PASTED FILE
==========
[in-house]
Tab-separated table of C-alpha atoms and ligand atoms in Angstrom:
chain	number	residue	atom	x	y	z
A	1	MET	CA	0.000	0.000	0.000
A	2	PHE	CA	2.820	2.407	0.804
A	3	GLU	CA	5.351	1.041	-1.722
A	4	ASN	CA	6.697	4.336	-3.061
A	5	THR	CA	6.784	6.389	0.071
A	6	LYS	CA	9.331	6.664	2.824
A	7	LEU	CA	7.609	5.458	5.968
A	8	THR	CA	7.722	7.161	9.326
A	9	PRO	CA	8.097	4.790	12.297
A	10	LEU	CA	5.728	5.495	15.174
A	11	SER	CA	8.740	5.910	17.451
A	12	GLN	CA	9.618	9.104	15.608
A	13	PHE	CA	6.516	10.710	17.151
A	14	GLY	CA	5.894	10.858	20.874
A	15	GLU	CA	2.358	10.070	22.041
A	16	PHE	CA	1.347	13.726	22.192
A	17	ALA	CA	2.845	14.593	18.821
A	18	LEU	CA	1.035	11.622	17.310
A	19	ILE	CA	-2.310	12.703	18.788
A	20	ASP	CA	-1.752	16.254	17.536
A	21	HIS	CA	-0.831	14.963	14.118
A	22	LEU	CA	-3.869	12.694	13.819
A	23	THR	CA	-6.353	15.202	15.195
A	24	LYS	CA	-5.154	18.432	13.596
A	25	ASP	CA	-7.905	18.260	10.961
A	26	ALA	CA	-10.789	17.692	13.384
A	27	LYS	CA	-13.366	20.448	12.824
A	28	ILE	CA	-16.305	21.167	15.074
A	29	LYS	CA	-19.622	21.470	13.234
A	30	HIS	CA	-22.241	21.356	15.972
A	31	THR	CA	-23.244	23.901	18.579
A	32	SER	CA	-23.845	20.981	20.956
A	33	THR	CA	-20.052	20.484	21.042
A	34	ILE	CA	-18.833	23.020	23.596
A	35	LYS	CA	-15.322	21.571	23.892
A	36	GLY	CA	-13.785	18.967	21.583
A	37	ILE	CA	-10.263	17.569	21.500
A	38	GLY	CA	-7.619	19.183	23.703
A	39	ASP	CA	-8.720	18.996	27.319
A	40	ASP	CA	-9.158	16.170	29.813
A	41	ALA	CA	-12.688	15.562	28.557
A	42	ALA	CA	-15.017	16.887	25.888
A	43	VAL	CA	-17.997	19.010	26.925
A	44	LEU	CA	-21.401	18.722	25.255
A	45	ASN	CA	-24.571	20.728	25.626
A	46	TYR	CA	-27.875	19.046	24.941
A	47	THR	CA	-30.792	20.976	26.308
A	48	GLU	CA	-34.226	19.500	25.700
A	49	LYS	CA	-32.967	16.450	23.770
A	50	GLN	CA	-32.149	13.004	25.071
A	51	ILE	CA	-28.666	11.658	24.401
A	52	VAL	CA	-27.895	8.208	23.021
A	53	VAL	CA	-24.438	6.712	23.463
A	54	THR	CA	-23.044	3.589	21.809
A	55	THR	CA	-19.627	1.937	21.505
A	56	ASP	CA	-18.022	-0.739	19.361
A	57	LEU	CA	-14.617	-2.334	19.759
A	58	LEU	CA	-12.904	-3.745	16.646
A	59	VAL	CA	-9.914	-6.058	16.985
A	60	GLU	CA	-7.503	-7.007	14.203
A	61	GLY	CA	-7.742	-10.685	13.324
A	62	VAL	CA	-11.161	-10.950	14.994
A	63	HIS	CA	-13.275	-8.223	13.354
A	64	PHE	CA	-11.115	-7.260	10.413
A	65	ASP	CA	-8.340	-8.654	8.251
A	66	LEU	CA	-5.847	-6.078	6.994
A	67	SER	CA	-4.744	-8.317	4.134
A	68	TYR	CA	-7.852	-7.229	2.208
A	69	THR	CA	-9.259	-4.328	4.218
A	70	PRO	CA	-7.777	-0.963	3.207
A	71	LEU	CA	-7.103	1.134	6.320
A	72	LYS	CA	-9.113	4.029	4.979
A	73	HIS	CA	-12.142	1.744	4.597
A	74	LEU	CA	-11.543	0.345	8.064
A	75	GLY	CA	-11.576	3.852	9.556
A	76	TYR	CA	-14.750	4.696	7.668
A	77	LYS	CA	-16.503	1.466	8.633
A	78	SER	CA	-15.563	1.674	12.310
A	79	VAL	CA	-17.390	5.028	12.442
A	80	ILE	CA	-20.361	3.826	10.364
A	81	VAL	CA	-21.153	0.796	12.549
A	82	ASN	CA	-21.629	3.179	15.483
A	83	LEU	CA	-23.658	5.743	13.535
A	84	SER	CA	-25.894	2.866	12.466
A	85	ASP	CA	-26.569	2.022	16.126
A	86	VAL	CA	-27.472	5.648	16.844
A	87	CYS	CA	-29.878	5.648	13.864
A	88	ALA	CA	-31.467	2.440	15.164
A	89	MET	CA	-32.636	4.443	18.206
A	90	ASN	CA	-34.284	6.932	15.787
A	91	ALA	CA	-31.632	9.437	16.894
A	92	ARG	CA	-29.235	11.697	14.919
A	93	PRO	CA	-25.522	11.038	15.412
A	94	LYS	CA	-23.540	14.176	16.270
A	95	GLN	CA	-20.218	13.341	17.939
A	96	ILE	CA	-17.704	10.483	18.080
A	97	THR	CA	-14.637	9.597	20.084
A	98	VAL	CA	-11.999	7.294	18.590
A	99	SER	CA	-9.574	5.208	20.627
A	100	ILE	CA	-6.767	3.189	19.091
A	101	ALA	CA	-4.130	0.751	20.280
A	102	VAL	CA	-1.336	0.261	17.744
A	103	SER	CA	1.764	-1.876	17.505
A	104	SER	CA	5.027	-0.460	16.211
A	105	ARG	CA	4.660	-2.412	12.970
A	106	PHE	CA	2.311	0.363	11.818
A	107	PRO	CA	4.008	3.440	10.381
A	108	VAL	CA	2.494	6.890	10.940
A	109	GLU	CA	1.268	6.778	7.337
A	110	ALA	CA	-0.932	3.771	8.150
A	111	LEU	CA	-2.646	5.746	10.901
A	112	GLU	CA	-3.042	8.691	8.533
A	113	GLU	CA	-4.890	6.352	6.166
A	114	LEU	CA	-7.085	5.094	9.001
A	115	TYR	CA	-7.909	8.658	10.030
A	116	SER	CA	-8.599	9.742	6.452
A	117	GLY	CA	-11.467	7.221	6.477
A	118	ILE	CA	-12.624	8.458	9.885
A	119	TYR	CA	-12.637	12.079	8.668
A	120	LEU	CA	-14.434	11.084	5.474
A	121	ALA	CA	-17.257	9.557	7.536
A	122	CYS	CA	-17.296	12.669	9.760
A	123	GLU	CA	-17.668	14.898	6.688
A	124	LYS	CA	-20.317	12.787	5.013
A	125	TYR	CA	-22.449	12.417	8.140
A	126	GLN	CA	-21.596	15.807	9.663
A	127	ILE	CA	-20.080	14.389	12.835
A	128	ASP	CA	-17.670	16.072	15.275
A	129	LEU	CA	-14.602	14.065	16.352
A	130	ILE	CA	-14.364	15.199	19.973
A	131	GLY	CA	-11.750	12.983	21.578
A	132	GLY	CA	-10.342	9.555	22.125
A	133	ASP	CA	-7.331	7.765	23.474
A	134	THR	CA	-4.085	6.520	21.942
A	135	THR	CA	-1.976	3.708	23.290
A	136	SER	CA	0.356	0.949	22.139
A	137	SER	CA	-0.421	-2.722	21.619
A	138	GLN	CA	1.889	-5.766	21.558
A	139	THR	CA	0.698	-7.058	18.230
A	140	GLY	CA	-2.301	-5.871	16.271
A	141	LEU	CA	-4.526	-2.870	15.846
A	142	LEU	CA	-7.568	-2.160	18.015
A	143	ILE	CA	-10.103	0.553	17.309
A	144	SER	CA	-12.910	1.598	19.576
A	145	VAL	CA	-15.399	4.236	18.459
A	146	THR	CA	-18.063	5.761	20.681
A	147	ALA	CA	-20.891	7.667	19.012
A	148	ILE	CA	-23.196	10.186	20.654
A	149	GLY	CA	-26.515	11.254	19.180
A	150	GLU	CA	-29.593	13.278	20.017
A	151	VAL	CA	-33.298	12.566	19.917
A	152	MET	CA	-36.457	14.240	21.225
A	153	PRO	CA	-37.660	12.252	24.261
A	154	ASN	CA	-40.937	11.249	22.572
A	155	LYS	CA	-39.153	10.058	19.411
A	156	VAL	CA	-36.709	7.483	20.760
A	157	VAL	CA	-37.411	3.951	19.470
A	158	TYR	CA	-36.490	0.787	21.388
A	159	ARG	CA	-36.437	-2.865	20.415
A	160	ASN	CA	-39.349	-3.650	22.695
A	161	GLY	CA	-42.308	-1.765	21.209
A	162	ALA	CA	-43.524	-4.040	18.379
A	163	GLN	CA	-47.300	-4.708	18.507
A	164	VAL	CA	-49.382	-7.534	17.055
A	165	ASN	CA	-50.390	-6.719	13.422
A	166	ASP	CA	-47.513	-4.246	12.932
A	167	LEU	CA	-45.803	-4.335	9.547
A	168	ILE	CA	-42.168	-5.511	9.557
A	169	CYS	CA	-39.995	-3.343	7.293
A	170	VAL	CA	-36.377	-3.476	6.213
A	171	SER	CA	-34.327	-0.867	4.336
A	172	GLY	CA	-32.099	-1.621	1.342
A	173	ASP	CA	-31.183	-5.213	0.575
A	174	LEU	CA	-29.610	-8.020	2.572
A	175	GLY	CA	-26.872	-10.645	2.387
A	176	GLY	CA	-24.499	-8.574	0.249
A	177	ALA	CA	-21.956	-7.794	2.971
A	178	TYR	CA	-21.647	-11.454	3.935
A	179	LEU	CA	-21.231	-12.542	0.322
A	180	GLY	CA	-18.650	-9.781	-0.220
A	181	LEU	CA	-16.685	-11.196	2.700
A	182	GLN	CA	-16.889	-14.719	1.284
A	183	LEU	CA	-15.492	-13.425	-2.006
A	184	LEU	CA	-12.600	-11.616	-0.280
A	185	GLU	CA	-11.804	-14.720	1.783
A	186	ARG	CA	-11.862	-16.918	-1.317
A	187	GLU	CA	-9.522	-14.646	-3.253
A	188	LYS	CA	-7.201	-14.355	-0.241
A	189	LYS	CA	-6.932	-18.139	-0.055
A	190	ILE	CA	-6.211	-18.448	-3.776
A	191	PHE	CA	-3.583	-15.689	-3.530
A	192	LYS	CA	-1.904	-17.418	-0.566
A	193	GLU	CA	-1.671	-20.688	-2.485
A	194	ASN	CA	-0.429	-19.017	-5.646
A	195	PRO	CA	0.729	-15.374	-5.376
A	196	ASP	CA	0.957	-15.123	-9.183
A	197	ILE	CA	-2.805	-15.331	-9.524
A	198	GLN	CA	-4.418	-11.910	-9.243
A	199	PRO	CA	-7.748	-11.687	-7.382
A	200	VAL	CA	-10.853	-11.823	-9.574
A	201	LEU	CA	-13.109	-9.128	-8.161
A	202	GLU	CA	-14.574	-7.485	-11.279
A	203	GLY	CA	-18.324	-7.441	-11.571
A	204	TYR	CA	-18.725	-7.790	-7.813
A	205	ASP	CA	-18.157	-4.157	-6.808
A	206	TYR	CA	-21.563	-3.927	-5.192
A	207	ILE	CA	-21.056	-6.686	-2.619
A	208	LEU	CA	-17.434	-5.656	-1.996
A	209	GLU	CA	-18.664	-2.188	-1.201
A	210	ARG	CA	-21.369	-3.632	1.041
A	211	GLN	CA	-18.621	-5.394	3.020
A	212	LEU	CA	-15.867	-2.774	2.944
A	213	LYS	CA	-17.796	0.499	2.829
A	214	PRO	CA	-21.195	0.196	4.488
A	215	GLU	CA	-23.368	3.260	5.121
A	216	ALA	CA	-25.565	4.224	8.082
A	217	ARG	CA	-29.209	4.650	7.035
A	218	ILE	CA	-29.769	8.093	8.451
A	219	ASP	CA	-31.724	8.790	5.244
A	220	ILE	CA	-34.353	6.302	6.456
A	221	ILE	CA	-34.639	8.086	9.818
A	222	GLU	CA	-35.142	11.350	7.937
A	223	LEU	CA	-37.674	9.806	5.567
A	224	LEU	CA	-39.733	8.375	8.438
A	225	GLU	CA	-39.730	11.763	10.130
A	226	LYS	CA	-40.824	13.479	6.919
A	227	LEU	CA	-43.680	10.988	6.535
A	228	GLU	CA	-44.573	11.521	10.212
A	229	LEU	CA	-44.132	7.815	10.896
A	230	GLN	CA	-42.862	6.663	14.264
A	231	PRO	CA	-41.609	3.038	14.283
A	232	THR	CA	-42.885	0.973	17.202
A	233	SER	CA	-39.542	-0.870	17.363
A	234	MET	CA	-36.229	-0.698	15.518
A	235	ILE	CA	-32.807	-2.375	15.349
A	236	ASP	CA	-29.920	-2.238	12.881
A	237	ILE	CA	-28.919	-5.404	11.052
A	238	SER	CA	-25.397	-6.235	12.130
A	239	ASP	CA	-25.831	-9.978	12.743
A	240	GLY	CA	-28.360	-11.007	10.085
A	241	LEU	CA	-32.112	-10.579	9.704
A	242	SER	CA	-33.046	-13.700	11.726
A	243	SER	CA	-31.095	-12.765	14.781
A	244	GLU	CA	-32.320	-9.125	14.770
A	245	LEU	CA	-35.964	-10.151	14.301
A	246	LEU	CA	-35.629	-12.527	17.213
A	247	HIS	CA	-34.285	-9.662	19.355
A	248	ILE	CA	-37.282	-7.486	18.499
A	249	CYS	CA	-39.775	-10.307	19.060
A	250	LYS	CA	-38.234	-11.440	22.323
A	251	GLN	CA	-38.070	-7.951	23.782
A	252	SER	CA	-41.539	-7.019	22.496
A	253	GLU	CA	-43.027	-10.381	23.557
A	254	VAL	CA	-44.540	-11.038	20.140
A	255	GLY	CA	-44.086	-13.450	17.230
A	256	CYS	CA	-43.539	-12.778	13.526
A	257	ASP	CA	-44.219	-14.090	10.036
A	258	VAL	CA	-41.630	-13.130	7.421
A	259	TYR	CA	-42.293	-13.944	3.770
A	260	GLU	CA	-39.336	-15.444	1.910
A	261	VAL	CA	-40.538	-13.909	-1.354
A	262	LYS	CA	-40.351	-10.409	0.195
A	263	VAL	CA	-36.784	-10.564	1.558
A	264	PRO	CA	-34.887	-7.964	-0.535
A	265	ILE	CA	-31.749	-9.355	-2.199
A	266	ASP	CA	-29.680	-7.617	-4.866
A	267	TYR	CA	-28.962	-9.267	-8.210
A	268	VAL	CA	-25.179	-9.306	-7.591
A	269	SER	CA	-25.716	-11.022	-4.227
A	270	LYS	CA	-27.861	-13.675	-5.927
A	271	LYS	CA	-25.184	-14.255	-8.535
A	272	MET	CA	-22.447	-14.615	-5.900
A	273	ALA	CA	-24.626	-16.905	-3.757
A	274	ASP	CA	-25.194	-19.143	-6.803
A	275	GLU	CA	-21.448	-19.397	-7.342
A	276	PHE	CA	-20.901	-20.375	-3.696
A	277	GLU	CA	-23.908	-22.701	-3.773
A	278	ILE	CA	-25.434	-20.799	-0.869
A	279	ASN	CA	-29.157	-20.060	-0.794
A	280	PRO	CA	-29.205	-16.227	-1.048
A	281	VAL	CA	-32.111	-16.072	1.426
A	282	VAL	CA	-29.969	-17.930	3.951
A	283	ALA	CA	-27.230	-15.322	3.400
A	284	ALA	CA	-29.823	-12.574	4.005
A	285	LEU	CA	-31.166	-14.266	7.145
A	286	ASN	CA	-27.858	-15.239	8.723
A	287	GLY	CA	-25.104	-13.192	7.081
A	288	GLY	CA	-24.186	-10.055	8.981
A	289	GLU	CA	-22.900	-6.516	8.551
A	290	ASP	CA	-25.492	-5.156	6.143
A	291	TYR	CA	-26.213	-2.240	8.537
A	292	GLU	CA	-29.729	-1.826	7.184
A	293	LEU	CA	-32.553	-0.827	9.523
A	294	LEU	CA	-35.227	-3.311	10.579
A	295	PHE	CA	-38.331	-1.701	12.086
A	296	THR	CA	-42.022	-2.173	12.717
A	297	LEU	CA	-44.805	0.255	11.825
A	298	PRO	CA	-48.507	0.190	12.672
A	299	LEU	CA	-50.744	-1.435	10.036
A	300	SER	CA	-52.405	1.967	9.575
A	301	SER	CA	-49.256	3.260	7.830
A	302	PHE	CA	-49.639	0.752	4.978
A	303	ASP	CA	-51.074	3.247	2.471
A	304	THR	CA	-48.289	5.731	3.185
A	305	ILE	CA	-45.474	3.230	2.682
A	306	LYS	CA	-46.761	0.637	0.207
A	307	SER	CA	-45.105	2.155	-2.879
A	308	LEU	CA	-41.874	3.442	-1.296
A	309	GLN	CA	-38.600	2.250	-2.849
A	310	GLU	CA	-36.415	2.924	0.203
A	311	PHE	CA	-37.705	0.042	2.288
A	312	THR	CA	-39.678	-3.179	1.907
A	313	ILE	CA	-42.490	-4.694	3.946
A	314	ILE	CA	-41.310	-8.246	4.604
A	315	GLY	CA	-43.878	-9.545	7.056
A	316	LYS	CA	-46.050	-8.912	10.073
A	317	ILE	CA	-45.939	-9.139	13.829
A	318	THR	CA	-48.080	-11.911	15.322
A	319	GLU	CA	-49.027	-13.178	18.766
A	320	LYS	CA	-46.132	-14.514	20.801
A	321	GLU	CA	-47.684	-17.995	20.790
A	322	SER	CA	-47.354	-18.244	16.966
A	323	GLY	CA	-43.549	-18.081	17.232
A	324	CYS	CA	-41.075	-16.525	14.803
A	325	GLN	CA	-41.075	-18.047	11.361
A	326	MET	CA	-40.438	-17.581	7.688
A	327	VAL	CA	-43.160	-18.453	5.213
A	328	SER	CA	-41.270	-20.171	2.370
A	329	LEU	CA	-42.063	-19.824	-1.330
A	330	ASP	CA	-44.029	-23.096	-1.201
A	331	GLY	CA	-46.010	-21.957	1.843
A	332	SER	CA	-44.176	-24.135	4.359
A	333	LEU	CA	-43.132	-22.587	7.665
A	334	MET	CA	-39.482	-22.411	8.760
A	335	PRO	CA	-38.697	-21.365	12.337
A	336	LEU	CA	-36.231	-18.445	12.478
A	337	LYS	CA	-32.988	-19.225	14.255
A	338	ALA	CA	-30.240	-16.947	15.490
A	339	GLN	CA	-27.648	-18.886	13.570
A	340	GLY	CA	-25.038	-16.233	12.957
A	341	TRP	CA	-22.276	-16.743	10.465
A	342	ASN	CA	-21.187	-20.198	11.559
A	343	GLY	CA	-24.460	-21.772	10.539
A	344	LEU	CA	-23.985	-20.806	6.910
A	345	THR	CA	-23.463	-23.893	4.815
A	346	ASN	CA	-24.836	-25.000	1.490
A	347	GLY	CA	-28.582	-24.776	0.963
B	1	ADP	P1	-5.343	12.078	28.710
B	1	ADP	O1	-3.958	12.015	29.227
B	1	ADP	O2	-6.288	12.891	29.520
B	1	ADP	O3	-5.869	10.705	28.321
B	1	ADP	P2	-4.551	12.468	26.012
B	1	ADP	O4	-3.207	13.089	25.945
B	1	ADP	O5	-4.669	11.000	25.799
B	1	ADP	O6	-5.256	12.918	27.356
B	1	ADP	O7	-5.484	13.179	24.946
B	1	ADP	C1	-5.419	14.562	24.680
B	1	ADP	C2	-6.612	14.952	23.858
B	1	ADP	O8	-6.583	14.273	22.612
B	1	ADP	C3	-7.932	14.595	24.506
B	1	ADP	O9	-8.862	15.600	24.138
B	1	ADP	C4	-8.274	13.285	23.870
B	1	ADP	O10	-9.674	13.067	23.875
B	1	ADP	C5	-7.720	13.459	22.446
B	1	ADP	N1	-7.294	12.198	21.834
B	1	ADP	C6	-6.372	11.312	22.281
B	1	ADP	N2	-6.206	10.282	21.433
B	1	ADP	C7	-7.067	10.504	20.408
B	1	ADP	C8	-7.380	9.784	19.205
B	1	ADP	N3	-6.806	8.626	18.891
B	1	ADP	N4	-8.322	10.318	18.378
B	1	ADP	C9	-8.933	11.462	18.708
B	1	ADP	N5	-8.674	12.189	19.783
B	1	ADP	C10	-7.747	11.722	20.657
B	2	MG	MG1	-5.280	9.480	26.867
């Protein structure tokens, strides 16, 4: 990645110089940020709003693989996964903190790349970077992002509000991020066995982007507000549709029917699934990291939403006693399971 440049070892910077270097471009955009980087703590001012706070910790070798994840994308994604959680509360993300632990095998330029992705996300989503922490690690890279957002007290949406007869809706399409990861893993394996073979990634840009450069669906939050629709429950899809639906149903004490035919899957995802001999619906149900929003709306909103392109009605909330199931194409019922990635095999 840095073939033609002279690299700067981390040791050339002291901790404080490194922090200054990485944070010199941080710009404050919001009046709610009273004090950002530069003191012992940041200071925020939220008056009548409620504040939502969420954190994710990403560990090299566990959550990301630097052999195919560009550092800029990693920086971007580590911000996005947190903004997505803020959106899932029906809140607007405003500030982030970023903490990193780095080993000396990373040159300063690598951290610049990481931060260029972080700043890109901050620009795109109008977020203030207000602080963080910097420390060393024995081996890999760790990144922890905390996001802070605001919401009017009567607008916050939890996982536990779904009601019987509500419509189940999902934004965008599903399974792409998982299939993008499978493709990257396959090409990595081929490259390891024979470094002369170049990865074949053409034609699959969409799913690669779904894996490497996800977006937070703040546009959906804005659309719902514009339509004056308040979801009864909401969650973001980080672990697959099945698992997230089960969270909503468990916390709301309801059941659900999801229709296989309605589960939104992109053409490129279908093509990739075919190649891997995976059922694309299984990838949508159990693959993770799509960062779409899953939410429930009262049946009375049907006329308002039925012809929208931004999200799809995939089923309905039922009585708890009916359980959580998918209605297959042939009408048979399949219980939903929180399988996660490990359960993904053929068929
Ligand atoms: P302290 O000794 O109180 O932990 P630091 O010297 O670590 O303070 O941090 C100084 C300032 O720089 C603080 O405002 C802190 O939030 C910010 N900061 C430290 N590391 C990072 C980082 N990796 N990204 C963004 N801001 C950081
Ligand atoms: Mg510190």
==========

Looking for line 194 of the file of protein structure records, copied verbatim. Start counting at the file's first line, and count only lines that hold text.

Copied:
A	191	PHE	CA	-3.583	-15.689	-3.530